How: Having issues with formatting? Here's a great guide from Purdue Owl on how to format honors on your resume.
Here's a text-based example for you to copy and paste:
Resume Worded University January 2012
Master of Engineering
• Awards: Resume Worded Teaching Fellow (only 5 awarded to class), Dean's List 2012 (Top 10%)
Listing honors in a separate awards section
If you have a lot of honors or awards, you might be best served by creating a separate resume section to list them.
When: If you want to shine a spotlight on any particularly impressive honors.
How: Create a separate 'Awards' section underneath your work experience. List the name and date of the award as well as any other pertinent information.
Highlighting honors in your work experience
Hiring managers care most about your work experience, which means that anything you definitely want them to notice should go in that section.
When: If you have work-related honors or awards.
How: Include it as a separate bullet point underneath your employer and job title.
Briefly listing honors in an additional information section
Want to keep honors on your resume without taking up a lot of space? Consider moving older awards to an additional section at the bottom of your resume.
When: If you have older honors you still want to include on your resume.
How: Include honors or awards on a single line with an 'Awards' subheading.
When to include (and remove) honors on your resume
A resume serves as a snapshot of your strengths and experiences for prospective employers. In your resume, always include any information that is relevant to the job and your experience. This includes putting honors on your resume. However, just like any other piece of information on your resume, it is all about placement and relevance.
The 15 year rule
It is often recommended to only include the last 15 years of employment history or jobs relevant to the prospective job on your resume. The same goes for including honors. Some honors always hold relevance in the job search. On the other hand, you might need to leave others off.
A good way to find out if you have listed honors relevant to the job or if you need to leave them off, is to upload your resume to the tool below - it’ll scan it and let you know what you need to add or remove from your resume and give you suggestions on how to improve other aspects of your resume.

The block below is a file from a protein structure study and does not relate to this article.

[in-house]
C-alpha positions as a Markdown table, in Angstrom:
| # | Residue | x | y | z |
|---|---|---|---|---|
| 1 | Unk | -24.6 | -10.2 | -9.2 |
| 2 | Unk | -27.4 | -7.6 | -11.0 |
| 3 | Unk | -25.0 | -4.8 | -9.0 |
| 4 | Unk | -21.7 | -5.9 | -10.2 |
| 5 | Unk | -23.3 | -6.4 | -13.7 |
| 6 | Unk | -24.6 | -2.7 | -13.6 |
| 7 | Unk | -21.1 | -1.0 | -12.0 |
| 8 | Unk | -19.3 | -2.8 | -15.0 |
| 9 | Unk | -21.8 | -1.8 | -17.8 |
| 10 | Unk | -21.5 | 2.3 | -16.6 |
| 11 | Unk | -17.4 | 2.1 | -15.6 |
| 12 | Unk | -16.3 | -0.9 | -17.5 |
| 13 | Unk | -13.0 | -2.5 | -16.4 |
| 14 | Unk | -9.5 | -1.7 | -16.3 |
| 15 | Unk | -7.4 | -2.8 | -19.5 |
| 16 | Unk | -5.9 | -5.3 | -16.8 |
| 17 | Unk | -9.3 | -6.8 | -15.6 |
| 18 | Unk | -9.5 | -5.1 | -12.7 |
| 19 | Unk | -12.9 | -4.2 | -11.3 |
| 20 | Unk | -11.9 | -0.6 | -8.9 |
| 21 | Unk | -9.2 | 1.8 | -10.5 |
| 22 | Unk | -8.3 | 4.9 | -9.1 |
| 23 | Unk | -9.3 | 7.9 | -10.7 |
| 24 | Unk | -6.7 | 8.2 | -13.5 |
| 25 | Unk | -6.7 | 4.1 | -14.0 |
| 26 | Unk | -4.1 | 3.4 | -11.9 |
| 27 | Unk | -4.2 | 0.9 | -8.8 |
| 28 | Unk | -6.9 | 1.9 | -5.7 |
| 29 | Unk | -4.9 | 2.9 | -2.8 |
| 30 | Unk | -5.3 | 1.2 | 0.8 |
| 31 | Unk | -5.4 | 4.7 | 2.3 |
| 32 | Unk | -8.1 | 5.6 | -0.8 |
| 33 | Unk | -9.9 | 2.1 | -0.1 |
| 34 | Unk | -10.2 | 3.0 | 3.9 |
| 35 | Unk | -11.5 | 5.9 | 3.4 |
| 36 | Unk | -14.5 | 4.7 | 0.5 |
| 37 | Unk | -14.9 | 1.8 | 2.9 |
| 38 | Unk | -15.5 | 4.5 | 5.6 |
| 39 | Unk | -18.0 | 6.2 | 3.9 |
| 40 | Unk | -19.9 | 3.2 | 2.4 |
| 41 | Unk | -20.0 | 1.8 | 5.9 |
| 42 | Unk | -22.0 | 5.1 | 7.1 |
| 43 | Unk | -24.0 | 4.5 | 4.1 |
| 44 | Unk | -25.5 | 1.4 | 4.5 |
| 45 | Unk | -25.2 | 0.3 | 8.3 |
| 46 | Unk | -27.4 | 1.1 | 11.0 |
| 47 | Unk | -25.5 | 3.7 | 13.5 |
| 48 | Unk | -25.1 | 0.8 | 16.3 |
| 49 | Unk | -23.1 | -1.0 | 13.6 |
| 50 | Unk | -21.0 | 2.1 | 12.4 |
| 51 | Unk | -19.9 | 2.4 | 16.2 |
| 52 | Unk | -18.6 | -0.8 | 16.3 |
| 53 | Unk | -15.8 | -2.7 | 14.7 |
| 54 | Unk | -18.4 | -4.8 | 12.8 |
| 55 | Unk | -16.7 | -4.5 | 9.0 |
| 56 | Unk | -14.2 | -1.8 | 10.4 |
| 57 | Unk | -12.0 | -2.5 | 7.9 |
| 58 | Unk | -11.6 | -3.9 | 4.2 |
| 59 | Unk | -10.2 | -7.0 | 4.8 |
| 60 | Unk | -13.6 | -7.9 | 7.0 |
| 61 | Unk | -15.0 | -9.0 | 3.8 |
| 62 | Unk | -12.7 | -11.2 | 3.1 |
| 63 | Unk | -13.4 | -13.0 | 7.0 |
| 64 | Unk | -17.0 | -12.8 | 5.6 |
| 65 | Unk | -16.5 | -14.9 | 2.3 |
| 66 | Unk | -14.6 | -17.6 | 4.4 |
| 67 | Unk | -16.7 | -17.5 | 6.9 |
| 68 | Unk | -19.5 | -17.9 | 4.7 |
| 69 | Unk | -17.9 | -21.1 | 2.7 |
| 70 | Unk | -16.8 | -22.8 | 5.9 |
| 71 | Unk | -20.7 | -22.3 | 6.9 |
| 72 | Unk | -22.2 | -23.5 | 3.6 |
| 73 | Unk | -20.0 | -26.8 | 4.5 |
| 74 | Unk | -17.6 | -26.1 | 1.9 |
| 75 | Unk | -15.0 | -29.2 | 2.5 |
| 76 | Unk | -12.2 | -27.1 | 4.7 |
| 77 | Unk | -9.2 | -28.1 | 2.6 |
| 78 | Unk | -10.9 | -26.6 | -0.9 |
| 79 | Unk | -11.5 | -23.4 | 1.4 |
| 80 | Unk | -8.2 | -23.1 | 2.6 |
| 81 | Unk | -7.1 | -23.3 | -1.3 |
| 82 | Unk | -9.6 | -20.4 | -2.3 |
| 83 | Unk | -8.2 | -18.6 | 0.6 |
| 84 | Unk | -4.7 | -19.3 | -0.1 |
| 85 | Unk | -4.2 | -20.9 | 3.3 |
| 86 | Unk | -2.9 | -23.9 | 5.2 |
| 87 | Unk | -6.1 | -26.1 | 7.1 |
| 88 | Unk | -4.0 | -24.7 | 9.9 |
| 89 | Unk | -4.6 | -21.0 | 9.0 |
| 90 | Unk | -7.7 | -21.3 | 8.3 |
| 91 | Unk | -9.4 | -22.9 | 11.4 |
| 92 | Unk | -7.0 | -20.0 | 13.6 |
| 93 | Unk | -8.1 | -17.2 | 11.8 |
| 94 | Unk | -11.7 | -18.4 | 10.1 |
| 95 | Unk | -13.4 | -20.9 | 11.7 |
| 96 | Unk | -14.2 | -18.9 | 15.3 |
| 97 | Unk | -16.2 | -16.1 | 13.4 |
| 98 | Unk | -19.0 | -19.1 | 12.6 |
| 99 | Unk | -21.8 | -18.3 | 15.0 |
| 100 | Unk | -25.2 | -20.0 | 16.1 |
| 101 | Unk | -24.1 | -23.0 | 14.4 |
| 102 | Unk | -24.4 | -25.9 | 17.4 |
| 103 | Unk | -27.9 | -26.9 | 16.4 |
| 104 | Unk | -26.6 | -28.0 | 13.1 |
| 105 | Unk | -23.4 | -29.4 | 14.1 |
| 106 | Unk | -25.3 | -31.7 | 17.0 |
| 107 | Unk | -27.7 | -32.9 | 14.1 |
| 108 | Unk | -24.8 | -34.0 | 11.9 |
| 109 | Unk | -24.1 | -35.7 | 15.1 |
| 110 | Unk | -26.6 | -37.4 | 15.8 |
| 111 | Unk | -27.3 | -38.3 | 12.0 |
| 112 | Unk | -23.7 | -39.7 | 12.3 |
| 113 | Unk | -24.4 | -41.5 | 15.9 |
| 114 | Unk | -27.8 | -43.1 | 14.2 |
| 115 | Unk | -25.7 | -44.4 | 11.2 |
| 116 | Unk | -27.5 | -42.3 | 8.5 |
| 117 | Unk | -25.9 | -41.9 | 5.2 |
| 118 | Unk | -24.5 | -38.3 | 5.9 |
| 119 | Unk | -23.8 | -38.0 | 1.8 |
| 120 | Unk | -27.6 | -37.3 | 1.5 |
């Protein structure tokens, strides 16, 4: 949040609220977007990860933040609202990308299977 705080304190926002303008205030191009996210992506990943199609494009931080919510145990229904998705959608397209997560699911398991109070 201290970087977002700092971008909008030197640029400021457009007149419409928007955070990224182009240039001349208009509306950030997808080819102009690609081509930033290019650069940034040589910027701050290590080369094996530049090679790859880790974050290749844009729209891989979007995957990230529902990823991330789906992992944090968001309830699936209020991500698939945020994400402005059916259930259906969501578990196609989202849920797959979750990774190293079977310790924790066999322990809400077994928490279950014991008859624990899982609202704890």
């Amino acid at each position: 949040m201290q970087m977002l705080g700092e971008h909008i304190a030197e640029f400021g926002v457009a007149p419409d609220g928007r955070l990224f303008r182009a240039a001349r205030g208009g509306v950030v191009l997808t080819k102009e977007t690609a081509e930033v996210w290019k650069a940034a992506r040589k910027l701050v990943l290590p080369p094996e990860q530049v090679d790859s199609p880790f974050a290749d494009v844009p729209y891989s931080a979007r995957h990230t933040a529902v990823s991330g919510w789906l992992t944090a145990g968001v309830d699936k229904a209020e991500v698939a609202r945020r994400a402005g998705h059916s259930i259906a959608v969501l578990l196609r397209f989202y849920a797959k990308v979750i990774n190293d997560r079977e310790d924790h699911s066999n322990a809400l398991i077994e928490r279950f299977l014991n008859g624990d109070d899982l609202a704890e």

What If I Have Limited Job Experience?
When developing your resume, you might run into the problem of having limited job experience. If this is the case, consider beefing up the extracurriculars and honors section of your resume. Often, these skills are transferable to jobs and emphasize your abilities.
In this scenario, adding in an extracurriculars or honors section to your resume is beneficial. Start by listing out any organizations you belong to or volunteer experience you have. Then, much like you would with jobs, list your responsibilities. Write each blurb in an active voice to make yourself stand out.
If you have limited work experience, you should aim to show transferable skills and hard skills relevant to the job you’re applying for — use the skills search tool below to search for the right skills.
Don't get discouraged. Job hunting is tough, especially when you're just starting out. Sometimes, all you need is a few small tweaks to your resume — not a complete overhaul.
Including honors on your resume helps you to stand out. Relevant or prestigious honors can catch a hiring manager’s eye and help you make an impression.
Remove honors from your resume over time. What's relevant as a recent graduate will become less important once you have a few years of experience. Hiring managers will always care more about work-based accomplishments than educational honors.
Get feedback on your resume. A quick way to do that is to run your resume through our free assessment tool, Score My Resume. It scans your resume and gives you immediate feedback on how to improve it.